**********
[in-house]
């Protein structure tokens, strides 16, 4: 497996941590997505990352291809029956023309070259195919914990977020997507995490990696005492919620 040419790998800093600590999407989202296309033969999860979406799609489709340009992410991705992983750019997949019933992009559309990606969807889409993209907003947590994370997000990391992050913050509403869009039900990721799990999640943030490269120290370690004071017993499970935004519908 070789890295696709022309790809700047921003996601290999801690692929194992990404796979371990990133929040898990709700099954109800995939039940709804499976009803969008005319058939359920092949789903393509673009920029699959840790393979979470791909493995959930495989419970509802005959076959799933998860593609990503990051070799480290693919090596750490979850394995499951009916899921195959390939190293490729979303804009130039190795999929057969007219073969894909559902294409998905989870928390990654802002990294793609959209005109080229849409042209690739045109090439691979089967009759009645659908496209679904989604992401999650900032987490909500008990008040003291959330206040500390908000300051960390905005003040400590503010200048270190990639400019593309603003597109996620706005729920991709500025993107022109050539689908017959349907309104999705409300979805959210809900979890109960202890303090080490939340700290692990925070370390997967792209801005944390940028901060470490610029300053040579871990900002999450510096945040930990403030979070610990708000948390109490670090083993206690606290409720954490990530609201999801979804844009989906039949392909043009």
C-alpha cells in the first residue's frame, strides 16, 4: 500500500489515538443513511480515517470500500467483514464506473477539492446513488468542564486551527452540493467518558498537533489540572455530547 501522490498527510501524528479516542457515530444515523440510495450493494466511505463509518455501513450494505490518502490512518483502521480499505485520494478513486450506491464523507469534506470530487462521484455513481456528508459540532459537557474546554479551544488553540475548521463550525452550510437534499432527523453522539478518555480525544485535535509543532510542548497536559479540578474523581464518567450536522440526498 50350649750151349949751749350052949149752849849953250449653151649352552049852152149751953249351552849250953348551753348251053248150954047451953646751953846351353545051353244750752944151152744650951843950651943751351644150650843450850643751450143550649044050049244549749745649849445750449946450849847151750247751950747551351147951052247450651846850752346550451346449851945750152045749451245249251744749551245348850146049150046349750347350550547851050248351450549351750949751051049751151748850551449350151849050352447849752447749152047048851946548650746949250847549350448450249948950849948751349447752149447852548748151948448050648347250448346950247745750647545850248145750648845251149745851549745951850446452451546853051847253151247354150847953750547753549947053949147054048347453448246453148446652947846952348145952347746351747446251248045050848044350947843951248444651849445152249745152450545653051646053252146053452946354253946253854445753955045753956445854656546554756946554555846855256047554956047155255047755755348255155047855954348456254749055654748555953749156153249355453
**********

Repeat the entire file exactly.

[in-house]
């Protein structure tokens, strides 16, 4: 497996941590997505990352291809029956023309070259195919914990977020997507995490990696005492919620 040419790998800093600590999407989202296309033969999860979406799609489709340009992410991705992983750019997949019933992009559309990606969807889409993209907003947590994370997000990391992050913050509403869009039900990721799990999640943030490269120290370690004071017993499970935004519908 070789890295696709022309790809700047921003996601290999801690692929194992990404796979371990990133929040898990709700099954109800995939039940709804499976009803969008005319058939359920092949789903393509673009920029699959840790393979979470791909493995959930495989419970509802005959076959799933998860593609990503990051070799480290693919090596750490979850394995499951009916899921195959390939190293490729979303804009130039190795999929057969007219073969894909559902294409998905989870928390990654802002990294793609959209005109080229849409042209690739045109090439691979089967009759009645659908496209679904989604992401999650900032987490909500008990008040003291959330206040500390908000300051960390905005003040400590503010200048270190990639400019593309603003597109996620706005729920991709500025993107022109050539689908017959349907309104999705409300979805959210809900979890109960202890303090080490939340700290692990925070370390997967792209801005944390940028901060470490610029300053040579871990900002999450510096945040930990403030979070610990708000948390109490670090083993206690606290409720954490990530609201999801979804844009989906039949392909043009």
C-alpha cells in the first residue's frame, strides 16, 4: 500500500489515538443513511480515517470500500467483514464506473477539492446513488468542564486551527452540493467518558498537533489540572455530547 501522490498527510501524528479516542457515530444515523440510495450493494466511505463509518455501513450494505490518502490512518483502521480499505485520494478513486450506491464523507469534506470530487462521484455513481456528508459540532459537557474546554479551544488553540475548521463550525452550510437534499432527523453522539478518555480525544485535535509543532510542548497536559479540578474523581464518567450536522440526498 50350649750151349949751749350052949149752849849953250449653151649352552049852152149751953249351552849250953348551753348251053248150954047451953646751953846351353545051353244750752944151152744650951843950651943751351644150650843450850643751450143550649044050049244549749745649849445750449946450849847151750247751950747551351147951052247450651846850752346550451346449851945750152045749451245249251744749551245348850146049150046349750347350550547851050248351450549351750949751051049751151748850551449350151849050352447849752447749152047048851946548650746949250847549350448450249948950849948751349447752149447852548748151948448050648347250448346950247745750647545850248145750648845251149745851549745951850446452451546853051847253151247354150847953750547753549947053949147054048347453448246453148446652947846952348145952347746351747446251248045050848044350947843951248444651849445152249745152450545653051646053252146053452946354253946253854445753955045753956445854656546554756946554555846855256047554956047155255047755755348255155047855954348456254749055654748555953749156153249355453